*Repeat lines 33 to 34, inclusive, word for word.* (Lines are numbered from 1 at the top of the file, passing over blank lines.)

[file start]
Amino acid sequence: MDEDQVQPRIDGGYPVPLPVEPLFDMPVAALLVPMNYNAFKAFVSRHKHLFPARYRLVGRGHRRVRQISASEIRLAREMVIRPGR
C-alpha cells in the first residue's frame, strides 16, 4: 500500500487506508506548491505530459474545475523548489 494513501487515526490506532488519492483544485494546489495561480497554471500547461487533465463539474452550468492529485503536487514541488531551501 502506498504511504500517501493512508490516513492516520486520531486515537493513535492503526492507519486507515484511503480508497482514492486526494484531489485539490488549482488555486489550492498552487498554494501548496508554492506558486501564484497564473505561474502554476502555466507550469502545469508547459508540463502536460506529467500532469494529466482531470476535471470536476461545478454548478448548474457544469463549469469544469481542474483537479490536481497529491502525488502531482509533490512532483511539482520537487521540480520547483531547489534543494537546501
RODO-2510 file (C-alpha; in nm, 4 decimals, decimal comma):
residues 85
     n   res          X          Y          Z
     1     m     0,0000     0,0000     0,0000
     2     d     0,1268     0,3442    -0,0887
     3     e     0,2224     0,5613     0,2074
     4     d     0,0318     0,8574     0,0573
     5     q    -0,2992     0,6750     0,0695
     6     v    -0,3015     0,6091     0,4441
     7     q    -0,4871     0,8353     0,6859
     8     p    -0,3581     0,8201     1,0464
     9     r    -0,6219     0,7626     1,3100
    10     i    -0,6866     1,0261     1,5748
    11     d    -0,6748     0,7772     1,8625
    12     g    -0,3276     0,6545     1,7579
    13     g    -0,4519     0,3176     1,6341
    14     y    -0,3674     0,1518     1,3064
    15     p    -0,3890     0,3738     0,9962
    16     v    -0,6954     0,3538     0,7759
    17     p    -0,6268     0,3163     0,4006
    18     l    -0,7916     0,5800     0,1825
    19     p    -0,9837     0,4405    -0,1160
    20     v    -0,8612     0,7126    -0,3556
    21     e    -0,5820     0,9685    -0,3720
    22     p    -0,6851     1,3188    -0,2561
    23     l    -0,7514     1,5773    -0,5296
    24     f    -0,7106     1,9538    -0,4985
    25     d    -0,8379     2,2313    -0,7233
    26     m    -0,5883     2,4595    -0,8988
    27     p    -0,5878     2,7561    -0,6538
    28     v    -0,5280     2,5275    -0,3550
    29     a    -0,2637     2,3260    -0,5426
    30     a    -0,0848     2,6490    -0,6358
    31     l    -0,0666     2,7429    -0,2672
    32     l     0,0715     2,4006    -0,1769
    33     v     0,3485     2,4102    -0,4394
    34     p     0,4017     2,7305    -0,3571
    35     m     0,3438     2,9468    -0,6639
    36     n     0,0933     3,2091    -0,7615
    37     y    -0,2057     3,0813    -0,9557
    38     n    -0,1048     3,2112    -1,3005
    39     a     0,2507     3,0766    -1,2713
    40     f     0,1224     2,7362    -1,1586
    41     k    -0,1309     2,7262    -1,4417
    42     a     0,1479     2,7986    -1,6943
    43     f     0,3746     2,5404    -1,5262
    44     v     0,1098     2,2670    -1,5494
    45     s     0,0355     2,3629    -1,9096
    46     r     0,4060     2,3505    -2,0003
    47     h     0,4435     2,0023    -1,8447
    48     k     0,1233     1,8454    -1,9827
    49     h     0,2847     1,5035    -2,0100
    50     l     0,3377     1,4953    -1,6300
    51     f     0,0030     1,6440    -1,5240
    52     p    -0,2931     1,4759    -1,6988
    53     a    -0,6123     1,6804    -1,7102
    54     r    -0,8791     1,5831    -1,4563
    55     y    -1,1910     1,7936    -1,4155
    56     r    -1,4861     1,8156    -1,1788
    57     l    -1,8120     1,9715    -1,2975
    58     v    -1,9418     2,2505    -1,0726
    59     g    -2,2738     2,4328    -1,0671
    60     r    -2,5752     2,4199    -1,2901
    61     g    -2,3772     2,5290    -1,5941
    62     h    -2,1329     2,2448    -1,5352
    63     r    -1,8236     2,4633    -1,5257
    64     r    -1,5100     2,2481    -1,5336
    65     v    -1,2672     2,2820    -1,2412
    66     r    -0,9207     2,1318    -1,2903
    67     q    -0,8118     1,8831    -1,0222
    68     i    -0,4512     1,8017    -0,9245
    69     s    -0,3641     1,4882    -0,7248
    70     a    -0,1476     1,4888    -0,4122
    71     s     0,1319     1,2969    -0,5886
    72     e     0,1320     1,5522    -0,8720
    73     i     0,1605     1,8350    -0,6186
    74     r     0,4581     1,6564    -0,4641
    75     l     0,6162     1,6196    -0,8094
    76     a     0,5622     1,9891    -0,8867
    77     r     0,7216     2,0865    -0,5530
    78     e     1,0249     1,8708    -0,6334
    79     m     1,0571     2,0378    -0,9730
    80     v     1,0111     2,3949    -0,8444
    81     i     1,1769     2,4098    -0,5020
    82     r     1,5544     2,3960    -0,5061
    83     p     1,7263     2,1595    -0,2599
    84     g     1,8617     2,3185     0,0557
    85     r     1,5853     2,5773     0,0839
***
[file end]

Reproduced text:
    28     v    -0,5280     2,5275    -0,3550
    29     a    -0,2637     2,3260    -0,5426